Patients with PTEN Hamartoma Tumour Syndrome (PHTS) are at increased risk of developing cancer. Many adult PHTS patients are not recognized as such and do not receive the cancer surveillance they need. Our aim was to define phenotypic characteristics that can easily be assessed and manifest by early adulthood, and hence could serve as red flags (i.e. alerting signals) for early recognition of adult patients at high risk of PHTS. Phenotypic characteristics including macrocephaly, multinodular goitre (MNG), and oral features were examined in 81 paediatric and 86 adult PHTS patients by one of two medical experts during yearly surveillance visits at our Dutch PHTS expert centre between 1997 and 2020. MNG was defined as signs of thyroid nodules and/or goitre. Oral features included gingival hypertrophy, high palate (adults only) and oral papillomas. Based on the characteristics' prevalence in different age groups, combinations of phenotypic characteristics were defined and evaluated on their potential to recognize individuals with PHTS. Macrocephaly was present in 100% of paediatric and 67% of adult patients. The prevalence of MNG was ∼50% in paediatric and gradually increased to >90% in adult patients. Similar percentages were observed for any of the oral features. Scoring two out of three of these characteristics yielded a sensitivity of 100% (95%CI 94-100%) in adults. The presence of the combination macrocephaly, MNG, or multiple oral features could serve as a red flag for general practitioners, medical specialists, and dentists to consider further assessment of the diagnosis PHTS in adults. In this way, recognition of adult PHTS patients might be improved and cancer surveillance can be offered timely.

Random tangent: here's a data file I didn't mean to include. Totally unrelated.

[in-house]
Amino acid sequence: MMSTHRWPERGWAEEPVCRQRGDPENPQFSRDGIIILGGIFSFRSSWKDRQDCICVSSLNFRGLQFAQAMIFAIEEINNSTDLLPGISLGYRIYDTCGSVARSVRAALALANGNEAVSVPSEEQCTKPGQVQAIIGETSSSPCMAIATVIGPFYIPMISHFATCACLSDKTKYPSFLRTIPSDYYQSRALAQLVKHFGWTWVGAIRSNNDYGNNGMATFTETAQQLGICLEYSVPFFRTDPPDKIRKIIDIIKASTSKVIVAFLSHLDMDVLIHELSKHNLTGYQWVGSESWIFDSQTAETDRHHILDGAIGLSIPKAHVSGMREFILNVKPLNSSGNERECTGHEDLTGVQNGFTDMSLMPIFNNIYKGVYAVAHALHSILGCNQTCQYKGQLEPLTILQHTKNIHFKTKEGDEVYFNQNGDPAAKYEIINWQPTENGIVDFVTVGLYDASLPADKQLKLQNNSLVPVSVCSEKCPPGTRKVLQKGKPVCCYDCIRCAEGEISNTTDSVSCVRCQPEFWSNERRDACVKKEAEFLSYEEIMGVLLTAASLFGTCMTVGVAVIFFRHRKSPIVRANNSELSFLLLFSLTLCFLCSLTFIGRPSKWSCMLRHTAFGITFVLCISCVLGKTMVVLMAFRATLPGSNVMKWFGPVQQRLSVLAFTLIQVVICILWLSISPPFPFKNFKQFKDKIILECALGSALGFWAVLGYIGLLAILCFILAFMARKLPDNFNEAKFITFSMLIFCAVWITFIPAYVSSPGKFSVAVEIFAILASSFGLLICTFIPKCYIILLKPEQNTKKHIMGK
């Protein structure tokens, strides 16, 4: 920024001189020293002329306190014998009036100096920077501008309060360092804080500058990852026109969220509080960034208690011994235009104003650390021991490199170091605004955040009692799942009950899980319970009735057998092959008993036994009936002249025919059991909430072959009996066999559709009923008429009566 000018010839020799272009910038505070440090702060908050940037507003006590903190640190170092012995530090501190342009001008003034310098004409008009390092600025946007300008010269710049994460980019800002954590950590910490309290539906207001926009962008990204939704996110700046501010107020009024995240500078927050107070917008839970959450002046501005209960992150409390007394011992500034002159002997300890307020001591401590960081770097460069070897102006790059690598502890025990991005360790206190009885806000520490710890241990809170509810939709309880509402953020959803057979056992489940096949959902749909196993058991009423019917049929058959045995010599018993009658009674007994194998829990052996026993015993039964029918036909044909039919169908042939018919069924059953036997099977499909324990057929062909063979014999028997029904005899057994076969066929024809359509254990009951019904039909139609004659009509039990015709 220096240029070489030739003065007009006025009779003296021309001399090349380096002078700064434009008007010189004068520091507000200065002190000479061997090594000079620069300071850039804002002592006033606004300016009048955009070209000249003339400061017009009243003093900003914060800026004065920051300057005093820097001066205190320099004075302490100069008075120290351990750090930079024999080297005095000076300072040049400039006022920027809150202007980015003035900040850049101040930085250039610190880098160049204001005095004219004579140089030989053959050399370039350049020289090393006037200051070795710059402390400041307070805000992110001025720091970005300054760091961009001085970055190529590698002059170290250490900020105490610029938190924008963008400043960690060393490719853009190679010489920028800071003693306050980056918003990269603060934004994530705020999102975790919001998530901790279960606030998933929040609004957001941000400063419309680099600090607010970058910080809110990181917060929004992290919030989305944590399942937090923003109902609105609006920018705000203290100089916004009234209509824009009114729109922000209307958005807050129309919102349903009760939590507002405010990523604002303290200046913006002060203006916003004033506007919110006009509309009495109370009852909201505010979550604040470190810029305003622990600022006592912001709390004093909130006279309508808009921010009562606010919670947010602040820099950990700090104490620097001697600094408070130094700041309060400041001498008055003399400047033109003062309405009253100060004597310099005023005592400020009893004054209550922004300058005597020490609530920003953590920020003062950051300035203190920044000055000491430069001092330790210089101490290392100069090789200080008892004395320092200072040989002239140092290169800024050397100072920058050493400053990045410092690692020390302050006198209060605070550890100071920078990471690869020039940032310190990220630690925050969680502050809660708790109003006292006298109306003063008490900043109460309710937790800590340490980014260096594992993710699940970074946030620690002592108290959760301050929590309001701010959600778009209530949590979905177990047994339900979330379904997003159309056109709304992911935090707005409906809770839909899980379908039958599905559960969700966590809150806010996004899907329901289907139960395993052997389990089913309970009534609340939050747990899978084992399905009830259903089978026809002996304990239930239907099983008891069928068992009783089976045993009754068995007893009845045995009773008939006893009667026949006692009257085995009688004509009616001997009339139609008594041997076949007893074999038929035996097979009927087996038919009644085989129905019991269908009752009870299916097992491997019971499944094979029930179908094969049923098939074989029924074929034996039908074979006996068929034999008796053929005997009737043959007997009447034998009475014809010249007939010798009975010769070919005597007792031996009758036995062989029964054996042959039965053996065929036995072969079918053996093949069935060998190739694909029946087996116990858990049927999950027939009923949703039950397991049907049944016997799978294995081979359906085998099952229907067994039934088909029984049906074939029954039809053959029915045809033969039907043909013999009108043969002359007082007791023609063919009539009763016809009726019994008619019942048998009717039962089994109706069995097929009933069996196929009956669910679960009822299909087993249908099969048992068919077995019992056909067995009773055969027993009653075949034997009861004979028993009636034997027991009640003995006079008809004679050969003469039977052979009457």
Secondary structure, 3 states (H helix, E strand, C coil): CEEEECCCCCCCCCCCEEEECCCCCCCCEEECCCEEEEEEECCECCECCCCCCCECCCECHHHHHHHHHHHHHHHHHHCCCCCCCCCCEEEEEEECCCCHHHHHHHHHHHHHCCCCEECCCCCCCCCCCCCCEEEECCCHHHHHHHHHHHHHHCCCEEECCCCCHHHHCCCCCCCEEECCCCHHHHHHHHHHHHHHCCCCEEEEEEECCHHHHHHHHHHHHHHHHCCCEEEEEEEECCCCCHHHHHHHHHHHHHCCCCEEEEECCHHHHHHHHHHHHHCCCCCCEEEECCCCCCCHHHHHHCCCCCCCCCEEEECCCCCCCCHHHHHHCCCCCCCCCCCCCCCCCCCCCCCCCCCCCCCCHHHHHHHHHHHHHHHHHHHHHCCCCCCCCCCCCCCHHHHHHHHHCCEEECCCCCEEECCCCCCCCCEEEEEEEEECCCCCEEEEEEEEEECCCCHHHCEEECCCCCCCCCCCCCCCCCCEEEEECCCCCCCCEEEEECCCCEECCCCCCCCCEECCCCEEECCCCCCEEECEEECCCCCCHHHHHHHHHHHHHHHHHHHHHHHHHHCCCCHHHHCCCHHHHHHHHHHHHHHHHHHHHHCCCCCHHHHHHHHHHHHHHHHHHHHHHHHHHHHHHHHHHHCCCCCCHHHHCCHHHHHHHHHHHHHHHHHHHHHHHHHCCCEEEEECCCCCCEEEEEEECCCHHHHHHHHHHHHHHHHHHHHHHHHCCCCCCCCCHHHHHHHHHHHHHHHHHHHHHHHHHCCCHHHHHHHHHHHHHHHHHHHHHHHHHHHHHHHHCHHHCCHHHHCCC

Keywords: Early diagnosis; Hamartoma syndrome; Hereditary; Multiple; Neoplastic syndromes; PTEN Phosphohydrolase; Phenotype.
Copyright © 2021 The Authors. Published by Elsevier Masson SAS.. All rights reserved.